Ferry says Bullets are right on schedule in rebuilding effort

Bill Tanton

March 18, 1993|By Bill Tanton

To you, maybe, the Washington Bullets are a disaster.

Of the 27 teams in the NBA, only Dallas and Minnesota have a worse record. For the fifth straight year, the Bullets will not make the playoffs.

But to Bob Ferry, who has spent most of his adult life with the Bullets and the NBA, the team is merely "on schedule."

Speaking at the monthly sports luncheon at J. Patrick's the other day, Ferry revealed some things that may shed a new light on the operation of owner Abe Pollin's pro basketball team.

"A decision was made [in 1988] not to re-sign Moses Malone," said Ferry, who was the Bullets general manager for 17 seasons before being replaced by John Nash three years ago.

"I was not in favor of letting Moses go, but it was an organizational thing. The media and the fans were tired of seeing us getting knocked out of the playoffs early every year.

"The feeling within the organization was that, with Moses, we'd continue to be mediocre. In Moses' last year with us, we went to the playoffs and lost in the first round to Detroit in five games -- and Detroit went on to the finals and lost to the Lakers in seven.

"But the teams that were coming up at that time were doing it with young kids. We decided to do it the same way, through rebuilding. You have to remember -- what's happening is part of a plan. The Bullets have brought in some good, young talent. They made a great No. 1 pick this year in Tom Gugliotta. I think they're right on schedule.

"If there's light at the end of the tunnel, if the Bullets have a strength, it's the coach. Wes Unseld is a good coach and he has total control. Abe lets him do what he wants to do. The only way the plan is going to fail is if people get impatient."

The public is impatient now, of course, but Ferry says it won't take a miracle to turn the Bullets around.

"People say you need a big man," said Ferry, "but look at the teams that have been winning the championships without a big man -- Chicago, with Michael Jordan; L.A., with Magic Johnson; the Celtics, with Larry Bird. You might put Isiah Thomas of the Pistons in there.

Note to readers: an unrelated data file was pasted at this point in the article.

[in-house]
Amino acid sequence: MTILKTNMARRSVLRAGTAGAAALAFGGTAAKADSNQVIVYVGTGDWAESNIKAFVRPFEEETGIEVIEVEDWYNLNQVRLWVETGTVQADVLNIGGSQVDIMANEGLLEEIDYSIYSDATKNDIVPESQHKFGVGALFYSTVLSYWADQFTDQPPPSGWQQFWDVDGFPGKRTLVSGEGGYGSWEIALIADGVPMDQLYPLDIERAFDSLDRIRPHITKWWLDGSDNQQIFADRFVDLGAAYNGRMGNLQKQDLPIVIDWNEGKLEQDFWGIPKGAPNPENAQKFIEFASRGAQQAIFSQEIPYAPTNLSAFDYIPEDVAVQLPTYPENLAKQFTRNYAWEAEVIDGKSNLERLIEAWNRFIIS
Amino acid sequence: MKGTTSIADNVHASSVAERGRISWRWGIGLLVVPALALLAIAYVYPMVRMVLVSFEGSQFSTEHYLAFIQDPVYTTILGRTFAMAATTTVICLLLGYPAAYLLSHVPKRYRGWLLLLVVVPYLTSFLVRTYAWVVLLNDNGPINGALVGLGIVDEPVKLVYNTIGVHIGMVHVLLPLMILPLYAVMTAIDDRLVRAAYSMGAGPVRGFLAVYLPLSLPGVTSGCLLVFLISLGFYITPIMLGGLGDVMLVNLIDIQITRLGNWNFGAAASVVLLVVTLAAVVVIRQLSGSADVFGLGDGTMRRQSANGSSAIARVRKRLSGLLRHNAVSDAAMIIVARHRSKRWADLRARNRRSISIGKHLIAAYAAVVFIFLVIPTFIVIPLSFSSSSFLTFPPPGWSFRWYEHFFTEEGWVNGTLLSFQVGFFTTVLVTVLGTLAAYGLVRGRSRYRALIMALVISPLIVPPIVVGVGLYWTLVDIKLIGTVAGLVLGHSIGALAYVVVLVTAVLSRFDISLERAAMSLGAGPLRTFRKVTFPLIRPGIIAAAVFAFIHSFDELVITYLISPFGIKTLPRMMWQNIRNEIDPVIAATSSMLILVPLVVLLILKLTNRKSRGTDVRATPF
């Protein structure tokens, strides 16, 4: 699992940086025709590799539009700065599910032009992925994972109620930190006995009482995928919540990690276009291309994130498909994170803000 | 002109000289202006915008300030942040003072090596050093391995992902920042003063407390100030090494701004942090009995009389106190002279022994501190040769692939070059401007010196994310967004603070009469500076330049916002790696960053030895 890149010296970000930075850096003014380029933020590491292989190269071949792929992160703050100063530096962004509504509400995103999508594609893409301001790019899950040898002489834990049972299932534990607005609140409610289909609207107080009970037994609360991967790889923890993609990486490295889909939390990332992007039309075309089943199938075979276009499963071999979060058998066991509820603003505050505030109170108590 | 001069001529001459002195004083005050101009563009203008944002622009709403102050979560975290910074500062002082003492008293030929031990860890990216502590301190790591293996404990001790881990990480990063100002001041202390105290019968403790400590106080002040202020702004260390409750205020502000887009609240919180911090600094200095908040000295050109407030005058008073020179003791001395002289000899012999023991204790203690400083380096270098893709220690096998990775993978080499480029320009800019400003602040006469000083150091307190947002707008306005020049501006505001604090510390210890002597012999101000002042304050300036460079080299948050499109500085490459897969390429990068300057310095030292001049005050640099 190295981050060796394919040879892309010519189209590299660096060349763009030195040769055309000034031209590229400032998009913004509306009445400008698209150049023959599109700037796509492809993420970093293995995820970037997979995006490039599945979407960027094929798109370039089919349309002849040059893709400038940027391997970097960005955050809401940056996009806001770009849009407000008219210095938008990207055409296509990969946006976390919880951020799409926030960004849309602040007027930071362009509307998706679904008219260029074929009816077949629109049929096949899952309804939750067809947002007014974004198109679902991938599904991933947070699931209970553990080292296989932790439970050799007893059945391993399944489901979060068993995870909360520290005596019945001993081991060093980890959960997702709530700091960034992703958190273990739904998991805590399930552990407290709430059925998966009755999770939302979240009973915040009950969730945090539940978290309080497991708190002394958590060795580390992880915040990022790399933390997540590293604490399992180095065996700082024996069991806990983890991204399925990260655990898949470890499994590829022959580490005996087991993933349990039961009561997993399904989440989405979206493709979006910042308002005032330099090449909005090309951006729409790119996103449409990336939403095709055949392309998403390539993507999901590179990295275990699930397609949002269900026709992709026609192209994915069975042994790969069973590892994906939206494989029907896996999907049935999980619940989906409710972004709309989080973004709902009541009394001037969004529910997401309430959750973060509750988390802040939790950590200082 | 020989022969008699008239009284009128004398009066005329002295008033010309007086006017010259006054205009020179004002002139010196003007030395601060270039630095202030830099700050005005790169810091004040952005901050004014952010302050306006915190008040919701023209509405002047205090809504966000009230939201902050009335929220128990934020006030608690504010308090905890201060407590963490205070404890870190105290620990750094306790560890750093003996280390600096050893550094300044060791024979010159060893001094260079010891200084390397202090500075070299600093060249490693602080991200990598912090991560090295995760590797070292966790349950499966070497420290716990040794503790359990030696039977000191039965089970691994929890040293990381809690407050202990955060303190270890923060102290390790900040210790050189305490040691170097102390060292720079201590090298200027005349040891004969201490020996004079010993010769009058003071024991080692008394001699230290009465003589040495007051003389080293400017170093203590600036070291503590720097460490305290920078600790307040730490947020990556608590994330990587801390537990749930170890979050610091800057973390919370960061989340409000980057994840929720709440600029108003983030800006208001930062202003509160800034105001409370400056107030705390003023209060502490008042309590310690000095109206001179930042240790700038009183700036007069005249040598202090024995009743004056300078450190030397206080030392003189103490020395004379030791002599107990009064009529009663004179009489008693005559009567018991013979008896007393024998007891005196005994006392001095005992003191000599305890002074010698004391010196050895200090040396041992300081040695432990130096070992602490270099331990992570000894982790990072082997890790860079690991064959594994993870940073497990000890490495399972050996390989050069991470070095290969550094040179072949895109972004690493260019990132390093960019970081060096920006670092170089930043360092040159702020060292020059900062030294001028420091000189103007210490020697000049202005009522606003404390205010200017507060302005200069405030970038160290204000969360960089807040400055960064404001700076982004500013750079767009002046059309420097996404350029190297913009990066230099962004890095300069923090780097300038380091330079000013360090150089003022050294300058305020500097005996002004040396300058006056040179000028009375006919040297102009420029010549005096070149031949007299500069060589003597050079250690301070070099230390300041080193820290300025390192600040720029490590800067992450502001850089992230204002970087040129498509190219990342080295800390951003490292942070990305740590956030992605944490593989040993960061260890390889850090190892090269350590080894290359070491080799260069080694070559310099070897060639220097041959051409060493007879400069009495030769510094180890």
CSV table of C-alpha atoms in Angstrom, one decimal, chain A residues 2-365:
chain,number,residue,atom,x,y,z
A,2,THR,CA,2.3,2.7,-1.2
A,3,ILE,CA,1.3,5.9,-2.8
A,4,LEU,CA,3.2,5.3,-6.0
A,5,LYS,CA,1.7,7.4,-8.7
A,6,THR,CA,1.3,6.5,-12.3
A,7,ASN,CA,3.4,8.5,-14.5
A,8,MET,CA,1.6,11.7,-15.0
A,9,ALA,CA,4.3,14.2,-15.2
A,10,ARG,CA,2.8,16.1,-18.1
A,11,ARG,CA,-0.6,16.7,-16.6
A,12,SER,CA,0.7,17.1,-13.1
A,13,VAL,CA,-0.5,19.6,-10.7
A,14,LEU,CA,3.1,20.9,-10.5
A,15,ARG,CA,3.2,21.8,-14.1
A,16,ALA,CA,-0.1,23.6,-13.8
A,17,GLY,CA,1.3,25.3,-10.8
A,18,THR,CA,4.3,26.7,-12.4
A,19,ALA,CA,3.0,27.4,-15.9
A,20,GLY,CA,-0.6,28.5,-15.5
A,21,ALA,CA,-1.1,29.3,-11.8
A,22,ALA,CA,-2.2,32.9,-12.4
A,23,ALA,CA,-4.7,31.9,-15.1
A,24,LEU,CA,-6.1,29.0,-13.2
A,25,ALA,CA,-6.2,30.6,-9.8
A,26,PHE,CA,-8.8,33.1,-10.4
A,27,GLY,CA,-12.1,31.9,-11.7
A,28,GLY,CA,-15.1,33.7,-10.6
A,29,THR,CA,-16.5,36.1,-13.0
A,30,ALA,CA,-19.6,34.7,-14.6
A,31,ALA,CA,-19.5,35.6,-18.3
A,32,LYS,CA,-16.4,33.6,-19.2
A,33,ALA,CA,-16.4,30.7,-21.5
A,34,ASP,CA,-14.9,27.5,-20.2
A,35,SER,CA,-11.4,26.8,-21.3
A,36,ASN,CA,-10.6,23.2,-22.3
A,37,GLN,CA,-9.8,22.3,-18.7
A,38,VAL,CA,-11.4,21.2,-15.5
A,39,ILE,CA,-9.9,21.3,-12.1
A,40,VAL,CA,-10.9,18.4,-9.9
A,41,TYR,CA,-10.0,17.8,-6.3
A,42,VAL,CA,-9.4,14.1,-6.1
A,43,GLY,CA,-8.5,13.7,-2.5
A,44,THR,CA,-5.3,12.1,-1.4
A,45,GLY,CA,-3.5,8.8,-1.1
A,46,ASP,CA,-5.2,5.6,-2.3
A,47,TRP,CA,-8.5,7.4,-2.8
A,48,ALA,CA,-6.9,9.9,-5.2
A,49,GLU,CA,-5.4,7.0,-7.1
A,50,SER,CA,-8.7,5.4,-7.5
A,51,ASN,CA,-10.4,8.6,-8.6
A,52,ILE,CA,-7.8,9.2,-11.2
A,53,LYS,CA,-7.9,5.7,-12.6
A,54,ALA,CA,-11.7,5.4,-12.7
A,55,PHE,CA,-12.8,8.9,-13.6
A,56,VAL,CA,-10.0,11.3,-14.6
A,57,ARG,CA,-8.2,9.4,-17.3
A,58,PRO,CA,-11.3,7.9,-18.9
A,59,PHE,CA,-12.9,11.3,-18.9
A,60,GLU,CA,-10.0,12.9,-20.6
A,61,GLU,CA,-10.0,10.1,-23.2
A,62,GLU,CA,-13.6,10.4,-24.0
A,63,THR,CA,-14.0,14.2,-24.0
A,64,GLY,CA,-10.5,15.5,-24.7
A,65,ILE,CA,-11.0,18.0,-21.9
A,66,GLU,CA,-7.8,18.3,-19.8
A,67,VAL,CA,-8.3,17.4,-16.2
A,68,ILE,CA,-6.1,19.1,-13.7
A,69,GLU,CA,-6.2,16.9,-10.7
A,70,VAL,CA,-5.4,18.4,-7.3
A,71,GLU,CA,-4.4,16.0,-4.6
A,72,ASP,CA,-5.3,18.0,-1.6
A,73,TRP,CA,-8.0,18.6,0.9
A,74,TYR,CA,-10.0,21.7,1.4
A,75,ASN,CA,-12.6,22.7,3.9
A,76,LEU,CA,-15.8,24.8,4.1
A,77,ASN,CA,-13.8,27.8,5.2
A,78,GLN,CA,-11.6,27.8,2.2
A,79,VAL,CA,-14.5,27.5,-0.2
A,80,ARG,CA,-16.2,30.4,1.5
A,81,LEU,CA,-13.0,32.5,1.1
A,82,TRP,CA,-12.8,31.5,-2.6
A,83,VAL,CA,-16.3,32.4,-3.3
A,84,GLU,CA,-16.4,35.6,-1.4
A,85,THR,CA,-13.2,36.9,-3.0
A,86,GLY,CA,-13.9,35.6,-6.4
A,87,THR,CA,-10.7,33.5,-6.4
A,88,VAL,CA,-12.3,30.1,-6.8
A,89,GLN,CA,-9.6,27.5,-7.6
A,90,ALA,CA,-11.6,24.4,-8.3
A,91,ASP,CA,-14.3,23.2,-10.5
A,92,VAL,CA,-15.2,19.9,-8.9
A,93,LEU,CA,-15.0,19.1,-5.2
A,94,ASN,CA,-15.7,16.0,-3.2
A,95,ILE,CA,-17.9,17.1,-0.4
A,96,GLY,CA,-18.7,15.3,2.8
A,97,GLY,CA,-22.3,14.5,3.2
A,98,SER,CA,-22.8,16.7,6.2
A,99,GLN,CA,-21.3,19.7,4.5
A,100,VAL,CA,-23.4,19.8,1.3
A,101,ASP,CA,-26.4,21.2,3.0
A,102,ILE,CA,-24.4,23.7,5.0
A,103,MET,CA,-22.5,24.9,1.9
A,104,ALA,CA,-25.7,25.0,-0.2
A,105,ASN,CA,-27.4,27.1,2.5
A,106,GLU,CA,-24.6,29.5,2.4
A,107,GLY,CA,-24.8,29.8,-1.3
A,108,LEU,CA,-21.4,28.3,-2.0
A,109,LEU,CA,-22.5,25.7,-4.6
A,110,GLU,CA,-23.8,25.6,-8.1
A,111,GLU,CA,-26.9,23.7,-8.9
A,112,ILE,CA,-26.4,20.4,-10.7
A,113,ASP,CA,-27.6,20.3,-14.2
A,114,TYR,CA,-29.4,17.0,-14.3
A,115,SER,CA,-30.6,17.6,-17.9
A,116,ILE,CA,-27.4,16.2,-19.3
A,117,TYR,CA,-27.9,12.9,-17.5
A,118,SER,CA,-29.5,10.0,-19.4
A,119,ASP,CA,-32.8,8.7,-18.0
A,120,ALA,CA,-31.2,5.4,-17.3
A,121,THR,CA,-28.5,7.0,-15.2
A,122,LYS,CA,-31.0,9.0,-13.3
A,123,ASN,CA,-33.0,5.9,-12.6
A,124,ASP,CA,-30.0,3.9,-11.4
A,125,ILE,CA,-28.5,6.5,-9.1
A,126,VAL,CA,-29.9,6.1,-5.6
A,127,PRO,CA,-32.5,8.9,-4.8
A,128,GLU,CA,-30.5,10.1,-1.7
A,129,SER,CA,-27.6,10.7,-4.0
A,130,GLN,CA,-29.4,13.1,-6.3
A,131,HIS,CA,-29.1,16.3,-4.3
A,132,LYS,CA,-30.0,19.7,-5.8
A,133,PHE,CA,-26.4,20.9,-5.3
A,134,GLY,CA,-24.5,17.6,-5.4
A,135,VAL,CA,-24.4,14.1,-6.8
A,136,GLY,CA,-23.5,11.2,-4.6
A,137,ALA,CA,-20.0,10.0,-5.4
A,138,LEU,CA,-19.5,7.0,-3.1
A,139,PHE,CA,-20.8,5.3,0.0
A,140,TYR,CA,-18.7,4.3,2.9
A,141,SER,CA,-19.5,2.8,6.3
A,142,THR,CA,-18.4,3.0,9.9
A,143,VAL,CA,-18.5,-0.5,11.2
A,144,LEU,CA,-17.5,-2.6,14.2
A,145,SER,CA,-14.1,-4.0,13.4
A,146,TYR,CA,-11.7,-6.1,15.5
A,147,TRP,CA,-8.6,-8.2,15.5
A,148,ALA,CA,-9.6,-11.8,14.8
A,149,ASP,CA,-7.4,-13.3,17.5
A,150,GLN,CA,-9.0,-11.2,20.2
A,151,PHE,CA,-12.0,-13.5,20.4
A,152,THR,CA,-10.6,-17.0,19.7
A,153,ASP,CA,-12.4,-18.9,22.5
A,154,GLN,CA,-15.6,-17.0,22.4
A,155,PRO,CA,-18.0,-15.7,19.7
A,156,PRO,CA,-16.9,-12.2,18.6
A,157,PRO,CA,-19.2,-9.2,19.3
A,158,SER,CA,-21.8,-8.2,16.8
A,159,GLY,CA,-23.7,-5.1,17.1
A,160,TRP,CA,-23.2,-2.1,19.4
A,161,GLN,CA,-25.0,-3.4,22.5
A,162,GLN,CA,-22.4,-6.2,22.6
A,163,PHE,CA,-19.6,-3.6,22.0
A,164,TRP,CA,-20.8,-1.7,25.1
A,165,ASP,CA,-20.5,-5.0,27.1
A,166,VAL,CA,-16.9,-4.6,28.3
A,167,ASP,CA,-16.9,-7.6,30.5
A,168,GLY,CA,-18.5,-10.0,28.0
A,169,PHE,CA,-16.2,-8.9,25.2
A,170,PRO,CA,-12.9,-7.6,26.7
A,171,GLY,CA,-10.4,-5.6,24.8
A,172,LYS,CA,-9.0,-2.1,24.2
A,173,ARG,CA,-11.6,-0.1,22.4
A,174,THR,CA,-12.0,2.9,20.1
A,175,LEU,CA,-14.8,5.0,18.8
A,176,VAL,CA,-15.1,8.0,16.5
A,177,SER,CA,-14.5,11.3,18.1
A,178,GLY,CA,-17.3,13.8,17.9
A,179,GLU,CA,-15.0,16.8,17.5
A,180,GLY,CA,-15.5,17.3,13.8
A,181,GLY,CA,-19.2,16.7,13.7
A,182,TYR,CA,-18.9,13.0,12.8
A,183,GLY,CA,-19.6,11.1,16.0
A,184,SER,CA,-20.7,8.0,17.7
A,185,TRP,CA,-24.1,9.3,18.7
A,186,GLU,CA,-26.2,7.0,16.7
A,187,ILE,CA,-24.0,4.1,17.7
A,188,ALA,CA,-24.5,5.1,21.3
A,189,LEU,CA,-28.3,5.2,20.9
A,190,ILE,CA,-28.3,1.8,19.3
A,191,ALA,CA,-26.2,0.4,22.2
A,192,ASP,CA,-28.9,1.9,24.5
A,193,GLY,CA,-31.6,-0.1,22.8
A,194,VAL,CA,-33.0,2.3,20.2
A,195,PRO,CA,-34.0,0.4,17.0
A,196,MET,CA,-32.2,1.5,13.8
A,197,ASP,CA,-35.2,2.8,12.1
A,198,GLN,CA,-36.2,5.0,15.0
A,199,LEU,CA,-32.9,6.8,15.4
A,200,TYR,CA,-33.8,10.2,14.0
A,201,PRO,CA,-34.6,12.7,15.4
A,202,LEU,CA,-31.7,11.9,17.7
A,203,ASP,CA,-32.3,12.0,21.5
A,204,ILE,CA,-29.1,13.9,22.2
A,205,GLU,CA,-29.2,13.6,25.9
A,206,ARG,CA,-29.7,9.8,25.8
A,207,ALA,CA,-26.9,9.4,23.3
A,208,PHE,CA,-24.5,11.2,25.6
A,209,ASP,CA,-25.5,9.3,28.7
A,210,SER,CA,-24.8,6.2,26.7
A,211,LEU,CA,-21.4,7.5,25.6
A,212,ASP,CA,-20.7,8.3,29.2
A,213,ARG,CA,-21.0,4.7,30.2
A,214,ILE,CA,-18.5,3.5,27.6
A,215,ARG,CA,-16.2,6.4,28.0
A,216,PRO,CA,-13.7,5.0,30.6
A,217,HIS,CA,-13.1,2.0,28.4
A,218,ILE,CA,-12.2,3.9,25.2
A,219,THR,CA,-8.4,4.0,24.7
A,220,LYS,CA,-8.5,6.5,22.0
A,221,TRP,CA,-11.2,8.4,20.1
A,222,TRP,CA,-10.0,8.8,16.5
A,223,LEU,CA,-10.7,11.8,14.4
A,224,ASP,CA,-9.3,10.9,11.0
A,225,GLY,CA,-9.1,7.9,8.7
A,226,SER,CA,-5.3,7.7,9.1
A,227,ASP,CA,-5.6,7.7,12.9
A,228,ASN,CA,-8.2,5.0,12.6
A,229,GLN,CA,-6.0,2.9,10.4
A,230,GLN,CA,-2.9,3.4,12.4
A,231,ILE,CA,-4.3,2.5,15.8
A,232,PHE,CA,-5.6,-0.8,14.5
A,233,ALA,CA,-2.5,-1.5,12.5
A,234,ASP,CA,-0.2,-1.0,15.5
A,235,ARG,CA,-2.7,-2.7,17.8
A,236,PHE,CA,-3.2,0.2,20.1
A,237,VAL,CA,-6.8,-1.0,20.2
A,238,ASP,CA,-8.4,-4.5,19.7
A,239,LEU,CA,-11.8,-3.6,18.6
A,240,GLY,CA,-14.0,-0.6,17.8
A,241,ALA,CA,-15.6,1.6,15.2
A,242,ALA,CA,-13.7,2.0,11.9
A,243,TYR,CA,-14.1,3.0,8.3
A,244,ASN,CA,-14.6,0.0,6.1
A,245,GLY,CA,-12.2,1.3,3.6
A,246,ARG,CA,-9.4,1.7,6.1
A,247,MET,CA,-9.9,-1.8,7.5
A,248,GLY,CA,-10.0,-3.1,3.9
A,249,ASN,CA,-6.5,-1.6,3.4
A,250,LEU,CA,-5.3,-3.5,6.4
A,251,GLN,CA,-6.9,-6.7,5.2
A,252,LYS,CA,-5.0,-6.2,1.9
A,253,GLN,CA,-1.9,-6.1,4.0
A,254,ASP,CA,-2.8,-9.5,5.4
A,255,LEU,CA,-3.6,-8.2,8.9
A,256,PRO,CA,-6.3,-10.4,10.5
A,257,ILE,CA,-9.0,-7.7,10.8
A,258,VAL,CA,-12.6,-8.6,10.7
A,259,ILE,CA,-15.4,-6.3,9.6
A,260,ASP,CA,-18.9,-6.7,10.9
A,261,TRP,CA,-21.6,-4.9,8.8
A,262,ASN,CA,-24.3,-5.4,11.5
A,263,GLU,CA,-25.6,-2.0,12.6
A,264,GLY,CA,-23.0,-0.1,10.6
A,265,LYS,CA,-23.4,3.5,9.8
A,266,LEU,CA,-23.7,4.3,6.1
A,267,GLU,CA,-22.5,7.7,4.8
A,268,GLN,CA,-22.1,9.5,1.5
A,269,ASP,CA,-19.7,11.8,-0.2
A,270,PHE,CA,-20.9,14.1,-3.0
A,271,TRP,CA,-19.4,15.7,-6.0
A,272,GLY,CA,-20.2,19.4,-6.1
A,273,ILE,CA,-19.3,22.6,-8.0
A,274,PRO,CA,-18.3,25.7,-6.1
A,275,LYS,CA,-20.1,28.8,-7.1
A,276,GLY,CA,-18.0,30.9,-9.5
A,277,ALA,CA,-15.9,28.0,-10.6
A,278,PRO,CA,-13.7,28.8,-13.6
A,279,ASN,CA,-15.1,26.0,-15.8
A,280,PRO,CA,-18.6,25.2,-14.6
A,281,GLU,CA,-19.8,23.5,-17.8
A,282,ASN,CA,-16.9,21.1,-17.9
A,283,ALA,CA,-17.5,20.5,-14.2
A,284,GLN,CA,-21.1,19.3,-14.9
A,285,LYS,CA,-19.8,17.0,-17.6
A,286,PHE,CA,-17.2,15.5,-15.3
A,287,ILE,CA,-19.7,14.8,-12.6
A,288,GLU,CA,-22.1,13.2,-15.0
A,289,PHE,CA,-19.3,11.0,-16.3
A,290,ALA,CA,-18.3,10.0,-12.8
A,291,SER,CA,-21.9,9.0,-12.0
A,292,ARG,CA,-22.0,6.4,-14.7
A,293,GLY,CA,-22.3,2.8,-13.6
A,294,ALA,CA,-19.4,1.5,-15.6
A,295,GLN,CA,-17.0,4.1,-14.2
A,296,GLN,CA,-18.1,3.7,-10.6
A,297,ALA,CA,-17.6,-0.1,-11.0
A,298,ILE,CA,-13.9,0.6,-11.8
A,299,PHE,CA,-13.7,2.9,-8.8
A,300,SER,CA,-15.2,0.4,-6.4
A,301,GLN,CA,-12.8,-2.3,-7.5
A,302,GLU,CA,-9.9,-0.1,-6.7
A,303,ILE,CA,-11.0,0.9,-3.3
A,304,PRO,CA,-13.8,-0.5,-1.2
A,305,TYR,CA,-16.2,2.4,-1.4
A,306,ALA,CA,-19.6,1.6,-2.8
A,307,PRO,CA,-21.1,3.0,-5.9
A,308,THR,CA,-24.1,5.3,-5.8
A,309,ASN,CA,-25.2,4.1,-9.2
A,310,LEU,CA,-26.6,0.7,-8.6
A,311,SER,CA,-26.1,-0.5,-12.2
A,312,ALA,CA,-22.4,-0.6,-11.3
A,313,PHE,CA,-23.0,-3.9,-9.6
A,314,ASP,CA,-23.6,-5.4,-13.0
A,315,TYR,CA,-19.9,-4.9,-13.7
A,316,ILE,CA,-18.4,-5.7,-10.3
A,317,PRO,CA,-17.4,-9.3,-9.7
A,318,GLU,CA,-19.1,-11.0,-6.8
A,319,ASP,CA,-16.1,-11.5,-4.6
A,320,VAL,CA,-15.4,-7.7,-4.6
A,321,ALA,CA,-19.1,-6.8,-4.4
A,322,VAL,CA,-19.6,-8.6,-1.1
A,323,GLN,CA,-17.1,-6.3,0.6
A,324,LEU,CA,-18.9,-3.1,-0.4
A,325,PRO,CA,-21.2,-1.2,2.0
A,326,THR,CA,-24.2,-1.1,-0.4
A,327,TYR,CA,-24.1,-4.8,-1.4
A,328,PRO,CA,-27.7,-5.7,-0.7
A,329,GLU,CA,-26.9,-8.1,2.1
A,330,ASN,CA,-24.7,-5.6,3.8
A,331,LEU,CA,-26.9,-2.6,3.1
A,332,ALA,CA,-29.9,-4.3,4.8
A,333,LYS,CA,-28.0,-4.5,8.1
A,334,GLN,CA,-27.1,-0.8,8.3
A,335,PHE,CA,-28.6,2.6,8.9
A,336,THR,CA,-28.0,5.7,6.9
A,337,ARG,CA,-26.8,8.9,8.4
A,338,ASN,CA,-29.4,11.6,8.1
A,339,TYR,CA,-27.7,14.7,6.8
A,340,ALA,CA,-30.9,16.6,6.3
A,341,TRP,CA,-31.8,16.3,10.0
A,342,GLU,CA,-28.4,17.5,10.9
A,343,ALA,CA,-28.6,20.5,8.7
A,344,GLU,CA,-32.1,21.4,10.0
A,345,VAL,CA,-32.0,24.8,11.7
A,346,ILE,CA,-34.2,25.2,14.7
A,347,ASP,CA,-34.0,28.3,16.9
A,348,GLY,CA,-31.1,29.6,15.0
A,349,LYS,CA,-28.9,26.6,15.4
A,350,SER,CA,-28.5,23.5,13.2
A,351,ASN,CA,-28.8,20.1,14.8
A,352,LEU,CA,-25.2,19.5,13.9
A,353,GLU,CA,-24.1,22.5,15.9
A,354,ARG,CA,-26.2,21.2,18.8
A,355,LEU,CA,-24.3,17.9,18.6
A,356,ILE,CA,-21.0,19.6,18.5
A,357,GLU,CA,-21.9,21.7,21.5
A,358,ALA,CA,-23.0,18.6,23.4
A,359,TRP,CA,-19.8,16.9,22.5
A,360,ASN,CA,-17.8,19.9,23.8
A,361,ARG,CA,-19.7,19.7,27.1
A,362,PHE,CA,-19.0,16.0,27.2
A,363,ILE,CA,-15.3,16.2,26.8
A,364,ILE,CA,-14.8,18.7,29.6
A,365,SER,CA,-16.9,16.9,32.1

"What the Bullets need is a great player at any position who has the desire to win like Michael and Magic and Larry. A guy like that makes the other players better.

"You'll find a lot of players in the NBA with the will to win, and you'll find some with great talent. But it's not often you find a player with both."

There are Bullets followers, I've been reminded since listening to Ferry the other day, who don't think Bob knows a good player when he sees one. They point, for instance, to his having made Wake Forest's Kenny Green his No. 1 pick in 1985.

"That's the one pick I might regret," Ferry says. "Everybody who drafts makes some bad picks. The trouble is, the things that don't work out are more remembered than the things that do.

"What about Muggsy Bogues and Manute Bol? People criticized me for drafting those two [Bol in '85, Bogues in '87] but they're both still in the league [Bol with Philadelphia, Bogues with Charlotte]. Bogues is third in the league in assists, but people thought I was crazy making a 5-foot-3 guy my first pick.

"I drafted Jeff Malone. I brought in Jeff Ruland. I could go on and on. Drafting is the exciting part of the job for a GM. After that, it's the coach's team. I had two coaches with the Bullets -- K.C. Jones and Dick Motta -- who didn't want any part of the draft. The others wanted to have input."

Ferry lives near Annapolis with his wife, Rita. At 55, he still plays basketball three times a week at the Naval Academy.

The Ferrys own a dish and can watch all their son Danny's Cleveland Cavaliers games by satellite. When the Cavs were snowed in here last weekend Danny, the former Duke All-America, enjoyed the rare treat of spending some time with his parents.

Bob Ferry, who came to the Baltimore Bullets in 1964 in a trade with Detroit, played for a 55-and over team this year that won a Maryland-wide competition. The team is to go to New Orleans to compete for what he calls "the national old guys championship."

He says he would consider another NBA job if it were "the right job." In the meantime, he's pulling for the Bullets' rebuilding program to pay off. Though his parting from the Bullets was "by mutual agreement," he continues to have the highest personal regard for both Pollin and Unseld.

"I think Wes should stick it out," Ferry says. "He's put up with all this losing. He ought to stay around to enjoy the success. Remember, this was a plan."

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